[Bioperl-l] hmmer3.pm question re query and hit coordinates
Fields, Christopher J
cjfields at illinois.edu
Thu Jul 12 11:24:13 EDT 2012
On Jul 12, 2012, at 8:43 AM, Kai Blin wrote:
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> On 2012-07-11 23:25, Wibowo Arindrarto wrote:
>> The current Biopython parser for the plain text format parses the
>> very first line to find out which HMMER flavor produces the result.
>> Both 'hmm from' and 'hmmto' are query coordinates if the flavor is
>> hmmsearch or phmmer; and they're hit coordinates if the flavor is
> Whoops. I mostly looked at hmmscan when writing the parser, because
> that's the file format I needed for my code. The code clearly should
> follow the way the hmmer2 parser works, and differentiate between
> hmmsearch and hmmscan type output.
> As I said on the bug report, I'm happy to look at code fixing this.
Seems like it should be easy enough to address if there is something in the output that indicates the report type.
>> This information is not available in other HMMER command line
>> output formats (tblout and domtblout), which as Peter has
>> mentioned, required us to treat different flavors of the table
>> output as different formats for the time being.
> As far as I'm aware, BioPerl currently doesn't parse the table output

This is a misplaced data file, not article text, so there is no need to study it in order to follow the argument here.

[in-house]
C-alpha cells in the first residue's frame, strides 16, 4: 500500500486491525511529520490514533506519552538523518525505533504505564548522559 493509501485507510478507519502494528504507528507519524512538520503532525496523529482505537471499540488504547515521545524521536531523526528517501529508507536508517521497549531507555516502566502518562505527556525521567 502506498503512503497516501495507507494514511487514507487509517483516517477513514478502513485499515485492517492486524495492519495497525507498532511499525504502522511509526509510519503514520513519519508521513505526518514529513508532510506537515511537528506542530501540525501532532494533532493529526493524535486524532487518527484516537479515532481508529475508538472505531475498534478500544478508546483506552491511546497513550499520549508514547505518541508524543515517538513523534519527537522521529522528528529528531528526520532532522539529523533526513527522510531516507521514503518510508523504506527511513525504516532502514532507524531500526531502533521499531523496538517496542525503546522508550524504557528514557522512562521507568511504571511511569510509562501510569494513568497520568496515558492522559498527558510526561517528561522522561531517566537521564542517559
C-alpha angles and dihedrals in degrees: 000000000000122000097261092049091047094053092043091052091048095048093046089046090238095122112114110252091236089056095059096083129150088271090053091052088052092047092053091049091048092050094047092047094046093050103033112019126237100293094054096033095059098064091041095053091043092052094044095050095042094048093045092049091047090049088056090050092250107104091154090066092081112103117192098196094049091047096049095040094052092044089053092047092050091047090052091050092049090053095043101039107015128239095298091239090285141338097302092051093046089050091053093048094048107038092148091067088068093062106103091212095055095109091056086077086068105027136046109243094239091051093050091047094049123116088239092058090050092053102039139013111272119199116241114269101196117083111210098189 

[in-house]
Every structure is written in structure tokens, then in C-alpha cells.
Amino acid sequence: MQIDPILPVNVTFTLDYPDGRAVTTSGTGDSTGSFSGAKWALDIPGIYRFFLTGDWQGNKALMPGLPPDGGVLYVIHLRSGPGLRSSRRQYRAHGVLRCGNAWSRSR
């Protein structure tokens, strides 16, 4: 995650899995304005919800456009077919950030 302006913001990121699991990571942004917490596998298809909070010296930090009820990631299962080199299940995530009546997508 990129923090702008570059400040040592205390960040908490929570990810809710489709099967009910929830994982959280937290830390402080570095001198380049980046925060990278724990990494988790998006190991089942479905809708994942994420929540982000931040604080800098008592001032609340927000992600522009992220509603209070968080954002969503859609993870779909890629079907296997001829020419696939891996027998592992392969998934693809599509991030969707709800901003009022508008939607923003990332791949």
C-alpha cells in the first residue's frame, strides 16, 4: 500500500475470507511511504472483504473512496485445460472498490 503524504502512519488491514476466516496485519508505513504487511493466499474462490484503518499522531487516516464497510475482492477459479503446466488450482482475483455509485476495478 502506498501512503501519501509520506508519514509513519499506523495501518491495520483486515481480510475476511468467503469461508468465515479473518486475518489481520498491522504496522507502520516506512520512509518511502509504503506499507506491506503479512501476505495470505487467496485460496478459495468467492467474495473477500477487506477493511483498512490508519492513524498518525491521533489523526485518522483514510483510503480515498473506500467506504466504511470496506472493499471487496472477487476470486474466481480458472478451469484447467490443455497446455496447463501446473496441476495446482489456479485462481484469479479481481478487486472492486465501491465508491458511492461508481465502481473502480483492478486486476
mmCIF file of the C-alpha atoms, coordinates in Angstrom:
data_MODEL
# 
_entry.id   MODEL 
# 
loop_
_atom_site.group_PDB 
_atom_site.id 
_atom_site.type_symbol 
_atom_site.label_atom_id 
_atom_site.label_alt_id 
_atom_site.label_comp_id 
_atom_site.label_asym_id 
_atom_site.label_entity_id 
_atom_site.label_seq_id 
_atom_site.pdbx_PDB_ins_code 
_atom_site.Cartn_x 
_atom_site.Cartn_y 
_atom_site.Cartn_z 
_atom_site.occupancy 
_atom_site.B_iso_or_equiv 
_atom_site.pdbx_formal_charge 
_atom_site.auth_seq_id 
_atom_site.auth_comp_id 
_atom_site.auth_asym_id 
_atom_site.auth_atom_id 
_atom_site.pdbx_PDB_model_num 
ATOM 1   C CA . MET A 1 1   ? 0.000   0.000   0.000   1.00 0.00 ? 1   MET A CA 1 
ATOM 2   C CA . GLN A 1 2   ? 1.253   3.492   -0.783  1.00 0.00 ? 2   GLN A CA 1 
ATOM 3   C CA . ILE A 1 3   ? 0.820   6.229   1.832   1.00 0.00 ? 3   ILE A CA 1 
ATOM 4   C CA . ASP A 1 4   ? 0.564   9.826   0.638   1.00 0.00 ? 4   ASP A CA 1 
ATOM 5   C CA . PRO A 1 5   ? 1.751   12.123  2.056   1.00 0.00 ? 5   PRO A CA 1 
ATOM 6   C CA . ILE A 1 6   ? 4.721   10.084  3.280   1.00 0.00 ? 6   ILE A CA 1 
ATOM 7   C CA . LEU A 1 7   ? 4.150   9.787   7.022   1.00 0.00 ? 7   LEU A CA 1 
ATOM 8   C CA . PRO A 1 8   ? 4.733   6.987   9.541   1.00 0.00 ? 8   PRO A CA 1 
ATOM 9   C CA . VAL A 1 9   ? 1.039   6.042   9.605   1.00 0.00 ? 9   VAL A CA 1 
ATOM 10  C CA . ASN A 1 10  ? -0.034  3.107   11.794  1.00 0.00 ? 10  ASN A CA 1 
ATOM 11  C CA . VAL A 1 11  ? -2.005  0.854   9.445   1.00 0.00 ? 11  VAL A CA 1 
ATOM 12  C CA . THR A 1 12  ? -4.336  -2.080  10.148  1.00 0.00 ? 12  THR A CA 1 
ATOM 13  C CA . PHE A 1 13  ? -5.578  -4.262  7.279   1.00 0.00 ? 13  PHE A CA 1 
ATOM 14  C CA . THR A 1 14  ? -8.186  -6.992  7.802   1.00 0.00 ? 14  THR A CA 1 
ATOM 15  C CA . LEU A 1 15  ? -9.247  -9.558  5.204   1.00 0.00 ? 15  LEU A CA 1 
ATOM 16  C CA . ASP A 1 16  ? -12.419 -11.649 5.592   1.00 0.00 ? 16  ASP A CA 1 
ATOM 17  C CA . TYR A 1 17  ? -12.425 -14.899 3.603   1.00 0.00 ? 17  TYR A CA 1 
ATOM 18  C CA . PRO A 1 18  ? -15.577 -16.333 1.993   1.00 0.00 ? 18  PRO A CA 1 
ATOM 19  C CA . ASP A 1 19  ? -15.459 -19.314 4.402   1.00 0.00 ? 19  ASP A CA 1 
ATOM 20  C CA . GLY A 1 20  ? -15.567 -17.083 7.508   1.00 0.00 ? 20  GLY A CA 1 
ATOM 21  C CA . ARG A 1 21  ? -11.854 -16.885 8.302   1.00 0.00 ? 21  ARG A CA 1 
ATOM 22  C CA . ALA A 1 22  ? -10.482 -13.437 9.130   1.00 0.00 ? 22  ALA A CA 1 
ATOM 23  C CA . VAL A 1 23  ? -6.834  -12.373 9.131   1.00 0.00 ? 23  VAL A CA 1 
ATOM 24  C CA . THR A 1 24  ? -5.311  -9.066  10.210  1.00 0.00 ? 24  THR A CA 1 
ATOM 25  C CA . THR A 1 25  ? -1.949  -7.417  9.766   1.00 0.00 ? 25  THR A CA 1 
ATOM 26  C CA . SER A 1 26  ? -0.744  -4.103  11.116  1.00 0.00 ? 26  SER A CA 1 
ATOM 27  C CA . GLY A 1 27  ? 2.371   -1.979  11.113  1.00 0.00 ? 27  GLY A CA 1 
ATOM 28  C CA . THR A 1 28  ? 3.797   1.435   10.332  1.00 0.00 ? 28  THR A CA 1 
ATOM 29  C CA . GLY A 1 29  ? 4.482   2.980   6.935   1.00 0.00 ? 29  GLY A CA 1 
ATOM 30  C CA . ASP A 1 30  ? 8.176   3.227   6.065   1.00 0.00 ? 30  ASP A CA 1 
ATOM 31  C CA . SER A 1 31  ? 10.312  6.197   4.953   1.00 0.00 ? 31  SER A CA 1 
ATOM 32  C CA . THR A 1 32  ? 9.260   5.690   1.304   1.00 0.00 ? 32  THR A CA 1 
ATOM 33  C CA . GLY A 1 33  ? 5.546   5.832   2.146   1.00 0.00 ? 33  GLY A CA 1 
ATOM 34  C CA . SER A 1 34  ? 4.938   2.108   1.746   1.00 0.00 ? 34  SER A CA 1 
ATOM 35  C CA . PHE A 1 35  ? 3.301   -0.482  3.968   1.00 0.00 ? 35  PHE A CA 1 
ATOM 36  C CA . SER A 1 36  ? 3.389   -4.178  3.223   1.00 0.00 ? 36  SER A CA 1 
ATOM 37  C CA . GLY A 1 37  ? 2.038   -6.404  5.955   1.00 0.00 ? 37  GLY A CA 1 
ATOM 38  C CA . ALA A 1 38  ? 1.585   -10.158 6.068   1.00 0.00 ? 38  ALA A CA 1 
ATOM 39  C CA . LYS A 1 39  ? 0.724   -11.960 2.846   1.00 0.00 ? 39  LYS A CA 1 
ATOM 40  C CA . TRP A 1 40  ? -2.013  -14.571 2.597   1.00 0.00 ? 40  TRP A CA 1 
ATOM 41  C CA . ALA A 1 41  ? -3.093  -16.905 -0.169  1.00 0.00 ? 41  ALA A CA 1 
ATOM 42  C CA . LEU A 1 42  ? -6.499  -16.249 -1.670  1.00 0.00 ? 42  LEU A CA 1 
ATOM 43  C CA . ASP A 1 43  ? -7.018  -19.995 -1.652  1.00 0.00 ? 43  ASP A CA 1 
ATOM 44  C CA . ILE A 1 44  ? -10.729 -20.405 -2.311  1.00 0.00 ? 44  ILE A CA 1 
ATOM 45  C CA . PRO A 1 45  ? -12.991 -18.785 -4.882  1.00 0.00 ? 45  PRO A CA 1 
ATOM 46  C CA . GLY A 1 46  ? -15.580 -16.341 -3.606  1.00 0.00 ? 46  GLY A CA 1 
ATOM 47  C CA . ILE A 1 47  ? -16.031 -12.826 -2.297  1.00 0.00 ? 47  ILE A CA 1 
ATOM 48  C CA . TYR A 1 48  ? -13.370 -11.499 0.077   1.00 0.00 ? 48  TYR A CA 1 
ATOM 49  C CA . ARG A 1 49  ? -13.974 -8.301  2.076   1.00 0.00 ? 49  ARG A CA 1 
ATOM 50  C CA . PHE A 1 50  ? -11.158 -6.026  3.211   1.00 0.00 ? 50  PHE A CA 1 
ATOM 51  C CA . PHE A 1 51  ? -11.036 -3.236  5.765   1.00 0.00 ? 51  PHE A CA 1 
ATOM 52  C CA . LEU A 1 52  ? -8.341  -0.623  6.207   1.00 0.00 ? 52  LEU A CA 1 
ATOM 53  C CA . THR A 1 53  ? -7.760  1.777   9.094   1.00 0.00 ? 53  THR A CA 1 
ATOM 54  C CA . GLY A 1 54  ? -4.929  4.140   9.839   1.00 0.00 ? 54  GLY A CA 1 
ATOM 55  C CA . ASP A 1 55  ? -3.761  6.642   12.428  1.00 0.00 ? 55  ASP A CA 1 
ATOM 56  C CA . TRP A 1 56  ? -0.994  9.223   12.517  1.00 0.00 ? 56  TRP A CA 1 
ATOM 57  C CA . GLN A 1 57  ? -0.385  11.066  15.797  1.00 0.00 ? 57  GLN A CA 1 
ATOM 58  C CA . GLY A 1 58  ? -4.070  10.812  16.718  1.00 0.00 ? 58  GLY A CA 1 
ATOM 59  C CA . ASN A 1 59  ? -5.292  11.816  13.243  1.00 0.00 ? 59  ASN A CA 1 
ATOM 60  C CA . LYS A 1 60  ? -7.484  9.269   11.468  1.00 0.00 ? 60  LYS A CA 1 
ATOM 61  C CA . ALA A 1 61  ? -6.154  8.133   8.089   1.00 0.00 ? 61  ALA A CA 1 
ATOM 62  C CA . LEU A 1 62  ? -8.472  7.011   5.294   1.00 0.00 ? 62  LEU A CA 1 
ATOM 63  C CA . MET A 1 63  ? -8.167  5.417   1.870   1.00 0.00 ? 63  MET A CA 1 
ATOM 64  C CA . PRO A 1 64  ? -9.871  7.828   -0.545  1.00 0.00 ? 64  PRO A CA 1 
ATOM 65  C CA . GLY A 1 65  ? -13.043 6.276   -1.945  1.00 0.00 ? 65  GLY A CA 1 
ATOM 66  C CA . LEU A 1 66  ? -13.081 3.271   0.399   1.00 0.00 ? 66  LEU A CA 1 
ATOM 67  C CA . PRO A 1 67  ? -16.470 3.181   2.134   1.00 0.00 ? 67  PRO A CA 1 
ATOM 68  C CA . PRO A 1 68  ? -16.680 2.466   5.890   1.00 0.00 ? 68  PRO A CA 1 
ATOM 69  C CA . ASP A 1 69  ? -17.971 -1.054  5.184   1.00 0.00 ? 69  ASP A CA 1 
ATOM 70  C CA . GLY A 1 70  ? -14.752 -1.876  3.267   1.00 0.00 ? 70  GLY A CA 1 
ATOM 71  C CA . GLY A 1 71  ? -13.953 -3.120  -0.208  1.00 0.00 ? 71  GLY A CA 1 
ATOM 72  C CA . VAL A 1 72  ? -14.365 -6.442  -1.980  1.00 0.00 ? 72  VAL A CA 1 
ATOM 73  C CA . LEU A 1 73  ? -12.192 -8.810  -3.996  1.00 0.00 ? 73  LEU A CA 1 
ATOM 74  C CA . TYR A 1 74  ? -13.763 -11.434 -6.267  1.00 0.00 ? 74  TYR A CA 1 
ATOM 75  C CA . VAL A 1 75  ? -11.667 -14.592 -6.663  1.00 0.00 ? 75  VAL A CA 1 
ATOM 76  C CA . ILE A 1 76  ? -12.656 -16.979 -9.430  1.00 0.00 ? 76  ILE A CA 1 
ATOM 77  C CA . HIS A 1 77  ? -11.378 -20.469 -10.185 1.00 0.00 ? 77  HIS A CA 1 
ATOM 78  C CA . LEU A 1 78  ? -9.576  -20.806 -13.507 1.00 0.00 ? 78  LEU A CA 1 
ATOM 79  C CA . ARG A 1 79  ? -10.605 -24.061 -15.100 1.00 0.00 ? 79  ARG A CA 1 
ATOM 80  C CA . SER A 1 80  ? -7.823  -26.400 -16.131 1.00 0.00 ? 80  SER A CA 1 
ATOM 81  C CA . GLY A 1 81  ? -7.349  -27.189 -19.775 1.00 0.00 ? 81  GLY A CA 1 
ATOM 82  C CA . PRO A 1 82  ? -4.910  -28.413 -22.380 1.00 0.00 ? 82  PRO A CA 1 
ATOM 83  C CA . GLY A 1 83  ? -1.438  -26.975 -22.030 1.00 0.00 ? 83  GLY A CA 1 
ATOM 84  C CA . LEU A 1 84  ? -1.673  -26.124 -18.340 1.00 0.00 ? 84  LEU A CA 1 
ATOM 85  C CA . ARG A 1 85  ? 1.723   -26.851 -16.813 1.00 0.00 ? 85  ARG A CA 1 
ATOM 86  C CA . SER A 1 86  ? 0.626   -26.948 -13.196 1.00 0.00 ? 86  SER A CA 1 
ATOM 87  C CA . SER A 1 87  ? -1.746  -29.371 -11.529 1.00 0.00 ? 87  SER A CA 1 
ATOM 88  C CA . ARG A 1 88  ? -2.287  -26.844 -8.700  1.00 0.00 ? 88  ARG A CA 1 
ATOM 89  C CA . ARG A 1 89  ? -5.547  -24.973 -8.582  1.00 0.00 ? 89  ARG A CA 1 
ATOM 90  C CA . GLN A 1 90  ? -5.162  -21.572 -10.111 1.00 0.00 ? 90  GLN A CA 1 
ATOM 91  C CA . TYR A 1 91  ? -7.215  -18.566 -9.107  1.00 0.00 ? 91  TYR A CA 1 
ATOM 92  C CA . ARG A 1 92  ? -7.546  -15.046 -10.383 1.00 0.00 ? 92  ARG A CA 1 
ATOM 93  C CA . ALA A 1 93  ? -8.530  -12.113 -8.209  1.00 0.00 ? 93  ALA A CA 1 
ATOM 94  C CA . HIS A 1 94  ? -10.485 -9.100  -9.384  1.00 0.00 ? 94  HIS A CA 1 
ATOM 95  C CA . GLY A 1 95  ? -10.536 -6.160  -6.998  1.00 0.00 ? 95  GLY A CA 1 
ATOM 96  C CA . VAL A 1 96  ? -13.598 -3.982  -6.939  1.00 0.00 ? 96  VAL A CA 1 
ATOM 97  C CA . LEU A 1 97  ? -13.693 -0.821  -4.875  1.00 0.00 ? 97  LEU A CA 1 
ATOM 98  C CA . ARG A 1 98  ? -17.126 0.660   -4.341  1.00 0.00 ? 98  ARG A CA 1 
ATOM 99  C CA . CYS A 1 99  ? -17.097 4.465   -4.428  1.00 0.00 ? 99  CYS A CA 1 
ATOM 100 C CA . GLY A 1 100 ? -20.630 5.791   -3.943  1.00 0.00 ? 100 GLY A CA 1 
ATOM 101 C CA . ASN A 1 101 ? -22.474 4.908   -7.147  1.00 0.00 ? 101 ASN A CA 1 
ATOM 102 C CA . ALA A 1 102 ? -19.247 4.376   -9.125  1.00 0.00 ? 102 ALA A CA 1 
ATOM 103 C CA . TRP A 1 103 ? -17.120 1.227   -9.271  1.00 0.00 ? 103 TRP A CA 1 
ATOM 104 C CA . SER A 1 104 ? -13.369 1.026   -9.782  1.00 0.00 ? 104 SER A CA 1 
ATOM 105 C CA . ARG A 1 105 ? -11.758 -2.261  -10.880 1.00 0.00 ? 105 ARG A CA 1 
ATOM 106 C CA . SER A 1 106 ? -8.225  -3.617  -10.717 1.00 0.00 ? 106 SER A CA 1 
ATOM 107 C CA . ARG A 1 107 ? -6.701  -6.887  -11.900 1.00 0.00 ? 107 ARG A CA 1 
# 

The only reason to do so is if the table provides additional information the actual hits don't (this can be the case with BLAST reports).
> Seeing how much repeated pain we run into with all these parsers in
> the different Bio* projects, I wonder if there was a smarter way to
> deal with parsing. Maybe at least some shared grammar file that we
> could use for testing, to make sure we at least have the same
> expectations about file formats in the different language
> implementations. Ideally we'd auto-generate the parsers from the
> grammar specification, but I guess that'll stay wishful thinking for
> quite a bit.
I would fully support something like this, been thinking about this with Marpa::XS (which now has a compiled library, libmarpa, to make it less perl-centric), and there have been talks of using a similar toolkit with the bioruby folks. We could always have a plain-perl/python/ruby/etc fallback in the most common formats.
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